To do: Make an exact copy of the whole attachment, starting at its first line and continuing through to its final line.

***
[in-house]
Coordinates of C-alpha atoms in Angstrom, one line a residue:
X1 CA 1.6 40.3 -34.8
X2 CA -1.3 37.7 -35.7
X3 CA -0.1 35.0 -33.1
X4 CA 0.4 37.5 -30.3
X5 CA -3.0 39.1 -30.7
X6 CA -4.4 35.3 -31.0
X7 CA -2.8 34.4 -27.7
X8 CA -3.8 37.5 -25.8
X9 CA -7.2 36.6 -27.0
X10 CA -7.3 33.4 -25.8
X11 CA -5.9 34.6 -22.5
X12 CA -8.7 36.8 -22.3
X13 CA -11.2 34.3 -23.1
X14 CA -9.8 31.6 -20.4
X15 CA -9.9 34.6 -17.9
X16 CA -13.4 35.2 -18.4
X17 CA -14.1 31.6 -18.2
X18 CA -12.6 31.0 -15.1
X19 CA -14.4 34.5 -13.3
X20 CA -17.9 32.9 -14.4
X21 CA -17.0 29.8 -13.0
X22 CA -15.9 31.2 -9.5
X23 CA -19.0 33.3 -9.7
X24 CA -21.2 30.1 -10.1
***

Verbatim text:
[in-house]
Coordinates of C-alpha atoms in Angstrom, one line a residue:
X1 CA 1.6 40.3 -34.8
X2 CA -1.3 37.7 -35.7
X3 CA -0.1 35.0 -33.1
X4 CA 0.4 37.5 -30.3
X5 CA -3.0 39.1 -30.7
X6 CA -4.4 35.3 -31.0
X7 CA -2.8 34.4 -27.7
X8 CA -3.8 37.5 -25.8
X9 CA -7.2 36.6 -27.0
X10 CA -7.3 33.4 -25.8
X11 CA -5.9 34.6 -22.5
X12 CA -8.7 36.8 -22.3
X13 CA -11.2 34.3 -23.1
X14 CA -9.8 31.6 -20.4
X15 CA -9.9 34.6 -17.9
X16 CA -13.4 35.2 -18.4
X17 CA -14.1 31.6 -18.2
X18 CA -12.6 31.0 -15.1
X19 CA -14.4 34.5 -13.3
X20 CA -17.9 32.9 -14.4
X21 CA -17.0 29.8 -13.0
X22 CA -15.9 31.2 -9.5
X23 CA -19.0 33.3 -9.7
X24 CA -21.2 30.1 -10.1